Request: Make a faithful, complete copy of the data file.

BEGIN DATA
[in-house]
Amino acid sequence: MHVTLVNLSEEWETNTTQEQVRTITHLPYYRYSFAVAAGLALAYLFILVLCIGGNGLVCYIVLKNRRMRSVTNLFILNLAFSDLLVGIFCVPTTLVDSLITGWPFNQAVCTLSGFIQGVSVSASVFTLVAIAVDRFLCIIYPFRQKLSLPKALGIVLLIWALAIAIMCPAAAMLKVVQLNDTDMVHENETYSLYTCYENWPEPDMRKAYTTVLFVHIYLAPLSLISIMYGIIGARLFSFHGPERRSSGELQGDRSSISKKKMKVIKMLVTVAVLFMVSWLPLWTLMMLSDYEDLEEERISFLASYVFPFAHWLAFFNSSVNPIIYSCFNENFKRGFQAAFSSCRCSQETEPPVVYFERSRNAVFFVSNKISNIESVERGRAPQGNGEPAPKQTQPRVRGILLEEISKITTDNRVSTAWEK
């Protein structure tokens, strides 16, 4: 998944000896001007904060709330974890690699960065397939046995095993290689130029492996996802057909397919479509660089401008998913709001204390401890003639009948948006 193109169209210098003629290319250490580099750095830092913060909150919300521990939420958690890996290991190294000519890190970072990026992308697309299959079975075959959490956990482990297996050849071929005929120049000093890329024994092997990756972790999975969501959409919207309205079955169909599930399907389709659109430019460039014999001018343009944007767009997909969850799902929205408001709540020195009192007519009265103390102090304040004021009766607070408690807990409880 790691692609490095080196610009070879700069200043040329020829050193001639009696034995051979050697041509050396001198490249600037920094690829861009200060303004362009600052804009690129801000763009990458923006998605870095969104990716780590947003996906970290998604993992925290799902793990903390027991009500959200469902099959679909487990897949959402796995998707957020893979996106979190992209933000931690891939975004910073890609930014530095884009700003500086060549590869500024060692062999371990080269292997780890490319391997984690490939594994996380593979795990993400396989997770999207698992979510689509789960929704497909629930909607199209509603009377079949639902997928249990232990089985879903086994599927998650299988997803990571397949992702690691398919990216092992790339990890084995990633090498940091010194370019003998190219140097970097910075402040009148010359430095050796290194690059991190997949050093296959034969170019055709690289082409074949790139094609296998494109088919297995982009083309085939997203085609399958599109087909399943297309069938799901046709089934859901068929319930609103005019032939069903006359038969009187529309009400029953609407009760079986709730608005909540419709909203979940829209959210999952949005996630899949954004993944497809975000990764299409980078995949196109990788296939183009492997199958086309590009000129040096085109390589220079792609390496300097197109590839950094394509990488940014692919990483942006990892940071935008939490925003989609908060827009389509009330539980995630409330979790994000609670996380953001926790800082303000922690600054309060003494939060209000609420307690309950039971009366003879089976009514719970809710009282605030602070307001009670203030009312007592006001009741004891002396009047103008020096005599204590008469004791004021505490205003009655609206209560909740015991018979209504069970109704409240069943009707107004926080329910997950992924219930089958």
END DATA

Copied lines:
[in-house]
Amino acid sequence: MHVTLVNLSEEWETNTTQEQVRTITHLPYYRYSFAVAAGLALAYLFILVLCIGGNGLVCYIVLKNRRMRSVTNLFILNLAFSDLLVGIFCVPTTLVDSLITGWPFNQAVCTLSGFIQGVSVSASVFTLVAIAVDRFLCIIYPFRQKLSLPKALGIVLLIWALAIAIMCPAAAMLKVVQLNDTDMVHENETYSLYTCYENWPEPDMRKAYTTVLFVHIYLAPLSLISIMYGIIGARLFSFHGPERRSSGELQGDRSSISKKKMKVIKMLVTVAVLFMVSWLPLWTLMMLSDYEDLEEERISFLASYVFPFAHWLAFFNSSVNPIIYSCFNENFKRGFQAAFSSCRCSQETEPPVVYFERSRNAVFFVSNKISNIESVERGRAPQGNGEPAPKQTQPRVRGILLEEISKITTDNRVSTAWEK
């Protein structure tokens, strides 16, 4: 998944000896001007904060709330974890690699960065397939046995095993290689130029492996996802057909397919479509660089401008998913709001204390401890003639009948948006 193109169209210098003629290319250490580099750095830092913060909150919300521990939420958690890996290991190294000519890190970072990026992308697309299959079975075959959490956990482990297996050849071929005929120049000093890329024994092997990756972790999975969501959409919207309205079955169909599930399907389709659109430019460039014999001018343009944007767009997909969850799902929205408001709540020195009192007519009265103390102090304040004021009766607070408690807990409880 790691692609490095080196610009070879700069200043040329020829050193001639009696034995051979050697041509050396001198490249600037920094690829861009200060303004362009600052804009690129801000763009990458923006998605870095969104990716780590947003996906970290998604993992925290799902793990903390027991009500959200469902099959679909487990897949959402796995998707957020893979996106979190992209933000931690891939975004910073890609930014530095884009700003500086060549590869500024060692062999371990080269292997780890490319391997984690490939594994996380593979795990993400396989997770999207698992979510689509789960929704497909629930909607199209509603009377079949639902997928249990232990089985879903086994599927998650299988997803990571397949992702690691398919990216092992790339990890084995990633090498940091010194370019003998190219140097970097910075402040009148010359430095050796290194690059991190997949050093296959034969170019055709690289082409074949790139094609296998494109088919297995982009083309085939997203085609399958599109087909399943297309069938799901046709089934859901068929319930609103005019032939069903006359038969009187529309009400029953609407009760079986709730608005909540419709909203979940829209959210999952949005996630899949954004993944497809975000990764299409980078995949196109990788296939183009492997199958086309590009000129040096085109390589220079792609390496300097197109590839950094394509990488940014692919990483942006990892940071935008939490925003989609908060827009389509009330539980995630409330979790994000609670996380953001926790800082303000922690600054309060003494939060209000609420307690309950039971009366003879089976009514719970809710009282605030602070307001009670203030009312007592006001009741004891002396009047103008020096005599204590008469004791004021505490205003009655609206209560909740015991018979209504069970109704409240069943009707107004926080329910997950992924219930089958």